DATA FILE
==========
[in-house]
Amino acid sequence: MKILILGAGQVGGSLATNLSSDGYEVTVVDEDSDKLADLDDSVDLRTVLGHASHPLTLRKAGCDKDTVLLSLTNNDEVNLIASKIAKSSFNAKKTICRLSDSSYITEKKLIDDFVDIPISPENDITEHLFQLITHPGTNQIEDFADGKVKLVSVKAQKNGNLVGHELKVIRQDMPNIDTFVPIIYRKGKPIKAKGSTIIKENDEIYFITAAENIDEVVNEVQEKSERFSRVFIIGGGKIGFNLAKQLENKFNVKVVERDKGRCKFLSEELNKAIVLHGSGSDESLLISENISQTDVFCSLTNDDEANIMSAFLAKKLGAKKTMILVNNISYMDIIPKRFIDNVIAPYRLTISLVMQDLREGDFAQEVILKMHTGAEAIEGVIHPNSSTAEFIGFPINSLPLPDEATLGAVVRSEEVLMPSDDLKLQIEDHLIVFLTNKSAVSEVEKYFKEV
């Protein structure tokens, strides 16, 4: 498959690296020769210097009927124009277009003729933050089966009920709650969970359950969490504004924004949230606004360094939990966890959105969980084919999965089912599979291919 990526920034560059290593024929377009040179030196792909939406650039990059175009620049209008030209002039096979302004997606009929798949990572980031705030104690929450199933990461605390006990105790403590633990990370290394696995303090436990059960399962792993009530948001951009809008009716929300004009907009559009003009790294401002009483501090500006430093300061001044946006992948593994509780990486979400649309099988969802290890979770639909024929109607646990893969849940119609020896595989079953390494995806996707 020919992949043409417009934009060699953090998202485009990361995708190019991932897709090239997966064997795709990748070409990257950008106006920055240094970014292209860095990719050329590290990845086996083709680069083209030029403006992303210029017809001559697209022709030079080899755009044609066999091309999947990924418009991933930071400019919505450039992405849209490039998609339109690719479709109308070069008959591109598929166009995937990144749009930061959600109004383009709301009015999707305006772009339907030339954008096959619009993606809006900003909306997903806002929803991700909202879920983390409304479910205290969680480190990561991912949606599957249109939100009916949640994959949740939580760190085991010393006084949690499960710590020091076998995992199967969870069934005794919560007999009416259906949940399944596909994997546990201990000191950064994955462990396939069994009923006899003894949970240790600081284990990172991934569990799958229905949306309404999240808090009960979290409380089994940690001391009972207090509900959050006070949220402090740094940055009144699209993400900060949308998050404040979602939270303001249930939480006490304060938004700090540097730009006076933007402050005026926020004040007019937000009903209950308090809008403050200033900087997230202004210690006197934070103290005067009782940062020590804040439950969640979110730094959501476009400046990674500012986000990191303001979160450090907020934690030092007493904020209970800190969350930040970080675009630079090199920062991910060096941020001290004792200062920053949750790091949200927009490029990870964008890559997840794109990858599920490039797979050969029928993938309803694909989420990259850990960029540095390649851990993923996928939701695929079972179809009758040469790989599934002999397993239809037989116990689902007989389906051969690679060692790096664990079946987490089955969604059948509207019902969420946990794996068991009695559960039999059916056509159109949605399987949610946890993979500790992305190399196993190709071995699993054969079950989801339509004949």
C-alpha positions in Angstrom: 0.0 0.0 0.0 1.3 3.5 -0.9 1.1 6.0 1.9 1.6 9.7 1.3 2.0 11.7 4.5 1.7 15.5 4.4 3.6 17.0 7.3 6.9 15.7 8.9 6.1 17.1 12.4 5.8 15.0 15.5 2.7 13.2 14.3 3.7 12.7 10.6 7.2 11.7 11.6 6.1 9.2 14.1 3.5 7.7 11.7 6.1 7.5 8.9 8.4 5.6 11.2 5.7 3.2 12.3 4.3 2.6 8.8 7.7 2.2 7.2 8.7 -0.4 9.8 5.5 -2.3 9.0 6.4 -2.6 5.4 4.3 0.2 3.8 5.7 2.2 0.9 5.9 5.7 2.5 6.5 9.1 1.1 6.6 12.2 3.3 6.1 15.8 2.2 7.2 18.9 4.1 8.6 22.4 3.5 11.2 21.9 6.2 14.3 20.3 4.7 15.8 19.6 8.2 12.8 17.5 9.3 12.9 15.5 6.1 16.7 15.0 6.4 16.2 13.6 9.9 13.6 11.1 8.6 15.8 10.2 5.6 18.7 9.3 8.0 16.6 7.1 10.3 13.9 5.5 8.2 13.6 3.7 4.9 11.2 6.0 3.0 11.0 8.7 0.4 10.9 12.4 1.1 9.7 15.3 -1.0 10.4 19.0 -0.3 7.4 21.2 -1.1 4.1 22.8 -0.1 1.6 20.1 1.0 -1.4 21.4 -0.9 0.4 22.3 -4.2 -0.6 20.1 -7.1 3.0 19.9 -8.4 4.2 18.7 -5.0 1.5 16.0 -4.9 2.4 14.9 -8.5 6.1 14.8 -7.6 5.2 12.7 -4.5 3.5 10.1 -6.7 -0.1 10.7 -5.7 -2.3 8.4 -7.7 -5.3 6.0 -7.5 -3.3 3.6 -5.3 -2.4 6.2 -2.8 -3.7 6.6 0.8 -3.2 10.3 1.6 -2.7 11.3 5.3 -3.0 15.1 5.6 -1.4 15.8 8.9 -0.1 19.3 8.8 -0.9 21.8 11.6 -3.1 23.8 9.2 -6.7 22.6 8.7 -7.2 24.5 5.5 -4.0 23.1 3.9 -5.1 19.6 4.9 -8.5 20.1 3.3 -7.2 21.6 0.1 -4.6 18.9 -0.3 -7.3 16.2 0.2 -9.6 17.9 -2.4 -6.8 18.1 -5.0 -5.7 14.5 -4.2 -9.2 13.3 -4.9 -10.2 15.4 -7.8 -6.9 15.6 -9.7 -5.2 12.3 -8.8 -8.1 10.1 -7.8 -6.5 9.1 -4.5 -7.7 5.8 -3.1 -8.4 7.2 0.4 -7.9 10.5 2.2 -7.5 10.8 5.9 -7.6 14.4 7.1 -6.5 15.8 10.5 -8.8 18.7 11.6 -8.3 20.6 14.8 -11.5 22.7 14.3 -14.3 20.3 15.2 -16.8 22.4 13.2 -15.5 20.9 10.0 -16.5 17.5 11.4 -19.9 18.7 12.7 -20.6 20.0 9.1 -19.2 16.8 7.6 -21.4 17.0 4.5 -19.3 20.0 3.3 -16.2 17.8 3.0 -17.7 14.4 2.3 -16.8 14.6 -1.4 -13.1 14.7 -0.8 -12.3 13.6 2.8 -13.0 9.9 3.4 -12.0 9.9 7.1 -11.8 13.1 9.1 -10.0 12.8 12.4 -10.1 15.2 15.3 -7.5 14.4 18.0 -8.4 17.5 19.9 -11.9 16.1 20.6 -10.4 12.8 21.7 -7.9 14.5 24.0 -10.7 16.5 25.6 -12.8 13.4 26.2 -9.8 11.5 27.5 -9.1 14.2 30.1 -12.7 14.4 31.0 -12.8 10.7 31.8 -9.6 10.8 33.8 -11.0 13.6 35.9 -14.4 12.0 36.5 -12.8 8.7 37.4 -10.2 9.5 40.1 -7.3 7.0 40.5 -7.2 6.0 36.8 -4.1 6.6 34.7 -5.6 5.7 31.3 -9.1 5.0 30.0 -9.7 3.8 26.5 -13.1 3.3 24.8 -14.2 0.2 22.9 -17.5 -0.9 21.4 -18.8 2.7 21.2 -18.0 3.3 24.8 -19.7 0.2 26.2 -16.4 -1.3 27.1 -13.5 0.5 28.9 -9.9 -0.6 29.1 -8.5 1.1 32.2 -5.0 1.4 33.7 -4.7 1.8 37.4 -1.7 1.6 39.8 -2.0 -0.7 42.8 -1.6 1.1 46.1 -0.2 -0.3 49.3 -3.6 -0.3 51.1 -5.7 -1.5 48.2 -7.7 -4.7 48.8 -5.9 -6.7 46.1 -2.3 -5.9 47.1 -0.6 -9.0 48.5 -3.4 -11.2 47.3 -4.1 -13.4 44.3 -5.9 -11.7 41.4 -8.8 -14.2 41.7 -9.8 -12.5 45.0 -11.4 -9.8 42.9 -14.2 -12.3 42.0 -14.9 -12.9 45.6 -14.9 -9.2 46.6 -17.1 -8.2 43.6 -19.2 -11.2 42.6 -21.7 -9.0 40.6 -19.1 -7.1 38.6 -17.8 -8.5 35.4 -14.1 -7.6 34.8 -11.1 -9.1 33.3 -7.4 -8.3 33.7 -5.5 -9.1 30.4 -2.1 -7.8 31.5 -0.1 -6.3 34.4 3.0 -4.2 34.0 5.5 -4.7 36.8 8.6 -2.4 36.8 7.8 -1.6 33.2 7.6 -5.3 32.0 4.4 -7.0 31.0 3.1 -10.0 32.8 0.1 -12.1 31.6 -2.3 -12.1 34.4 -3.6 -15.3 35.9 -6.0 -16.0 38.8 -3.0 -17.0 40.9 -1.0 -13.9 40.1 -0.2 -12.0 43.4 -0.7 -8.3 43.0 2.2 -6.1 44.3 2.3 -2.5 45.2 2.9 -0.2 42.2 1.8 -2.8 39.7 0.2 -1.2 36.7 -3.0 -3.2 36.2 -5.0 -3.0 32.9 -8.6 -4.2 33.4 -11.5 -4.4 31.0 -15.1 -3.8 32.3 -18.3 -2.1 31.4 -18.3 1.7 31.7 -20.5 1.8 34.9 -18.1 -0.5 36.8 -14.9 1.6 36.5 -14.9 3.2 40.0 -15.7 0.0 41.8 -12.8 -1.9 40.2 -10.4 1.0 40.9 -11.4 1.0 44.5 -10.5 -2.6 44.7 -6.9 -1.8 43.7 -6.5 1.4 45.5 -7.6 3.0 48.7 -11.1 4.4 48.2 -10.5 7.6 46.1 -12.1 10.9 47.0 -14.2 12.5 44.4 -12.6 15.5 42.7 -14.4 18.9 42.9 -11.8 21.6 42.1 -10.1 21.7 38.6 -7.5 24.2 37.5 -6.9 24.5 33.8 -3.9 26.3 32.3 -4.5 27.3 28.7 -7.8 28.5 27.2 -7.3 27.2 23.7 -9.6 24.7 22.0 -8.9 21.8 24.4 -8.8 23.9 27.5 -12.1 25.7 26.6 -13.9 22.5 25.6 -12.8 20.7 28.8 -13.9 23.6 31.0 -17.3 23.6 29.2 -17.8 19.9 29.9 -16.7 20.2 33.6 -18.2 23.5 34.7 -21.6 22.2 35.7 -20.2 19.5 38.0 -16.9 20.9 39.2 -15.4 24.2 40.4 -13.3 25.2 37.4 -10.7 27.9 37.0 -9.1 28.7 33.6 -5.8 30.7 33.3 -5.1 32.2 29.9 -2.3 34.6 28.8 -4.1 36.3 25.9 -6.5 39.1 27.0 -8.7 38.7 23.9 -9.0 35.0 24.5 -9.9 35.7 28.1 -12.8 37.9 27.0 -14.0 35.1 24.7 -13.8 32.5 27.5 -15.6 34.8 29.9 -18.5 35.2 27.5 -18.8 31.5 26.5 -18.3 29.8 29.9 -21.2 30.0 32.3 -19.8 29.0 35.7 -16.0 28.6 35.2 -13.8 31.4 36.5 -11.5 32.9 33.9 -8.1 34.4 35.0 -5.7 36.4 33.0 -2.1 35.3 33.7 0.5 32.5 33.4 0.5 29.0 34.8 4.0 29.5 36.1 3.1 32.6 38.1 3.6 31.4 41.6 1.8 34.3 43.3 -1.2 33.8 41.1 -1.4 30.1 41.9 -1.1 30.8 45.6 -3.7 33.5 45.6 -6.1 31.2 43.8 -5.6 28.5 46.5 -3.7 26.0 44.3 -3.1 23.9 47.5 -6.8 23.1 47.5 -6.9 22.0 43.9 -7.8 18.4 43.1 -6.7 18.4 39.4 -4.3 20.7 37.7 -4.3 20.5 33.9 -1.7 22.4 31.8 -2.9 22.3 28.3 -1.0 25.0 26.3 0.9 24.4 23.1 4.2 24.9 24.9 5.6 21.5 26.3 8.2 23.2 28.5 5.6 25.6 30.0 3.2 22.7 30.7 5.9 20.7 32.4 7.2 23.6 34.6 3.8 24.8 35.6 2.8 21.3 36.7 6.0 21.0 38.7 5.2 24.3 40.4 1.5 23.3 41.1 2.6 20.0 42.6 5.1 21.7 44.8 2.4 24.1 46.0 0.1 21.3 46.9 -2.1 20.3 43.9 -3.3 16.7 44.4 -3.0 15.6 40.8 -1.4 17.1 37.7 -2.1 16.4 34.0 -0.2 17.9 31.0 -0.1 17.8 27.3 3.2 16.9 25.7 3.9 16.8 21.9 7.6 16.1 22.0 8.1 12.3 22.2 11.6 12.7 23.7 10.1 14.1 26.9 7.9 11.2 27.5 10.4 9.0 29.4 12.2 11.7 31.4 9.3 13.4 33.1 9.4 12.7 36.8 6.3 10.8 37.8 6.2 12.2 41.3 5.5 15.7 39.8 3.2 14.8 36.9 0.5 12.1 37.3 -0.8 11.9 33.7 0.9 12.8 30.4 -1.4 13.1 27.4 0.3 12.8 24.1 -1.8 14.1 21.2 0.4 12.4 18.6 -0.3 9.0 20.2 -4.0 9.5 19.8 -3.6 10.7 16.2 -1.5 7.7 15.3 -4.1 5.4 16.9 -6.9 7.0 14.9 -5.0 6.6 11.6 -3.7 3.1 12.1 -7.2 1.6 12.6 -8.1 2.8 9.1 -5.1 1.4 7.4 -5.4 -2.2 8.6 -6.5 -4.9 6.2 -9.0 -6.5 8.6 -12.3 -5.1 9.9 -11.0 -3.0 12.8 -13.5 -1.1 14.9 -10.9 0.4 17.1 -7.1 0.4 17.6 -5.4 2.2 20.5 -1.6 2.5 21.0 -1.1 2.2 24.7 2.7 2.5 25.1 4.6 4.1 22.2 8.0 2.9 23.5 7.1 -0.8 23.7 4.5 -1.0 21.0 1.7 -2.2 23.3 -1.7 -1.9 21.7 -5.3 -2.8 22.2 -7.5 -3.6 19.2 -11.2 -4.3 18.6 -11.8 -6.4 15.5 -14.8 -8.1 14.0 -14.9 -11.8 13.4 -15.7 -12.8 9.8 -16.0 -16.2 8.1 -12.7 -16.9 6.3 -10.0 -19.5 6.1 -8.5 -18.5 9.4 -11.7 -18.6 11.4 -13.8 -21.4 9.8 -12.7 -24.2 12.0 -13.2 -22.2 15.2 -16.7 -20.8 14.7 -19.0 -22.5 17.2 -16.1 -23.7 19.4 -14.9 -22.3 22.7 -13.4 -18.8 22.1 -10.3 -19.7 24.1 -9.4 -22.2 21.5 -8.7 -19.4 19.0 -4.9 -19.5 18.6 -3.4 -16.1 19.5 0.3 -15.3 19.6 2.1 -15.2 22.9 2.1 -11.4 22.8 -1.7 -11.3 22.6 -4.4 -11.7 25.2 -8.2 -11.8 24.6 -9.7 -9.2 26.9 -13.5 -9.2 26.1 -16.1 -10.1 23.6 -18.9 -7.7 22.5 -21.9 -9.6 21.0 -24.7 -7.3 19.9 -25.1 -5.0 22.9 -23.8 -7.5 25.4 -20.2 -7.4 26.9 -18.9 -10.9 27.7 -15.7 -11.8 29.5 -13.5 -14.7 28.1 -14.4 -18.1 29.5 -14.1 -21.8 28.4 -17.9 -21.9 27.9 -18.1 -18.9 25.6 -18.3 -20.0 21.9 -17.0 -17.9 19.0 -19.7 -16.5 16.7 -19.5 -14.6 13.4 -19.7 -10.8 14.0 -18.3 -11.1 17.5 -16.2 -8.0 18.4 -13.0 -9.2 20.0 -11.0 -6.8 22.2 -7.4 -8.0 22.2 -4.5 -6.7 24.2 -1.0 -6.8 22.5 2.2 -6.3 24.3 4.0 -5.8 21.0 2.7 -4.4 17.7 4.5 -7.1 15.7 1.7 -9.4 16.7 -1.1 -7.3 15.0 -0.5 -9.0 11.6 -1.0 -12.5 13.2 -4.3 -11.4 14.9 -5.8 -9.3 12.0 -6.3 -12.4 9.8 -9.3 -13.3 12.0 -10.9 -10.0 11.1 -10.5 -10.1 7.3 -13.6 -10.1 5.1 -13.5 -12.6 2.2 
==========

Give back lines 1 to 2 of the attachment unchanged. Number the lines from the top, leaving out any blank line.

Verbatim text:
[in-house]
Amino acid sequence: MKILILGAGQVGGSLATNLSSDGYEVTVVDEDSDKLADLDDSVDLRTVLGHASHPLTLRKAGCDKDTVLLSLTNNDEVNLIASKIAKSSFNAKKTICRLSDSSYITEKKLIDDFVDIPISPENDITEHLFQLITHPGTNQIEDFADGKVKLVSVKAQKNGNLVGHELKVIRQDMPNIDTFVPIIYRKGKPIKAKGSTIIKENDEIYFITAAENIDEVVNEVQEKSERFSRVFIIGGGKIGFNLAKQLENKFNVKVVERDKGRCKFLSEELNKAIVLHGSGSDESLLISENISQTDVFCSLTNDDEANIMSAFLAKKLGAKKTMILVNNISYMDIIPKRFIDNVIAPYRLTISLVMQDLREGDFAQEVILKMHTGAEAIEGVIHPNSSTAEFIGFPINSLPLPDEATLGAVVRSEEVLMPSDDLKLQIEDHLIVFLTNKSAVSEVEKYFKEV